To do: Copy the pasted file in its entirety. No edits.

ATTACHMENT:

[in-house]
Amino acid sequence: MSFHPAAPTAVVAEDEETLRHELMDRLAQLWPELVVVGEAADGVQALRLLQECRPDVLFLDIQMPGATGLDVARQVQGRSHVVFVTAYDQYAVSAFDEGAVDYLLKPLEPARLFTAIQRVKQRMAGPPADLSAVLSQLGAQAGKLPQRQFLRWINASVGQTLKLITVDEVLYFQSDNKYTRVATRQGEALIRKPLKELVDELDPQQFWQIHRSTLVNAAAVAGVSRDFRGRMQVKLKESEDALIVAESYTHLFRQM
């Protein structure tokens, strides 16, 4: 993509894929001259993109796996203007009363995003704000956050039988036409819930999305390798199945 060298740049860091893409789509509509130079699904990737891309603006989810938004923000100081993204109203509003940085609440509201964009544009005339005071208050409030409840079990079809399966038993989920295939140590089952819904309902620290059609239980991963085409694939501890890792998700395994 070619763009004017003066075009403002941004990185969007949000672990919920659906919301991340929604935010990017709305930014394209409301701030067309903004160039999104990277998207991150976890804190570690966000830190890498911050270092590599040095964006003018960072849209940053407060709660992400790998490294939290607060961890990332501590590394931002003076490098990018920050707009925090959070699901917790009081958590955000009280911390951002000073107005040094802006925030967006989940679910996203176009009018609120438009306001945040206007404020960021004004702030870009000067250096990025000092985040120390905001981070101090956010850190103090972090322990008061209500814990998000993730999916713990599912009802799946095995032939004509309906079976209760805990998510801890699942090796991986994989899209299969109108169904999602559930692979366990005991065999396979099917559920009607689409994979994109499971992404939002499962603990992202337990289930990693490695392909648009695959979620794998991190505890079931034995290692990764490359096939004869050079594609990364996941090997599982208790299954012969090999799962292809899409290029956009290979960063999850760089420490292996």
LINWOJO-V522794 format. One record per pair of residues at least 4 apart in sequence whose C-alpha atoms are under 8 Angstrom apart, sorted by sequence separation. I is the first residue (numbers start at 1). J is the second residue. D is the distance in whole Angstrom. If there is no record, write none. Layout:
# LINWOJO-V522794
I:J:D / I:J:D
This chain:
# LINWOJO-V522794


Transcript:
[in-house]
Amino acid sequence: MSFHPAAPTAVVAEDEETLRHELMDRLAQLWPELVVVGEAADGVQALRLLQECRPDVLFLDIQMPGATGLDVARQVQGRSHVVFVTAYDQYAVSAFDEGAVDYLLKPLEPARLFTAIQRVKQRMAGPPADLSAVLSQLGAQAGKLPQRQFLRWINASVGQTLKLITVDEVLYFQSDNKYTRVATRQGEALIRKPLKELVDELDPQQFWQIHRSTLVNAAAVAGVSRDFRGRMQVKLKESEDALIVAESYTHLFRQM
């Protein structure tokens, strides 16, 4: 993509894929001259993109796996203007009363995003704000956050039988036409819930999305390798199945 060298740049860091893409789509509509130079699904990737891309603006989810938004923000100081993204109203509003940085609440509201964009544009005339005071208050409030409840079990079809399966038993989920295939140590089952819904309902620290059609239980991963085409694939501890890792998700395994 070619763009004017003066075009403002941004990185969007949000672990919920659906919301991340929604935010990017709305930014394209409301701030067309903004160039999104990277998207991150976890804190570690966000830190890498911050270092590599040095964006003018960072849209940053407060709660992400790998490294939290607060961890990332501590590394931002003076490098990018920050707009925090959070699901917790009081958590955000009280911390951002000073107005040094802006925030967006989940679910996203176009009018609120438009306001945040206007404020960021004004702030870009000067250096990025000092985040120390905001981070101090956010850190103090972090322990008061209500814990998000993730999916713990599912009802799946095995032939004509309906079976209760805990998510801890699942090796991986994989899209299969109108169904999602559930692979366990005991065999396979099917559920009607689409994979994109499971992404939002499962603990992202337990289930990693490695392909648009695959979620794998991190505890079931034995290692990764490359096939004869050079594609990364996941090997599982208790299954012969090999799962292809899409290029956009290979960063999850760089420490292996």
LINWOJO-V522794 format. One record per pair of residues at least 4 apart in sequence whose C-alpha atoms are under 8 Angstrom apart, sorted by sequence separation. I is the first residue (numbers start at 1). J is the second residue. D is the distance in whole Angstrom. If there is no record, write none. Layout:
# LINWOJO-V522794
I:J:D / I:J:D
This chain:
# LINWOJO-V522794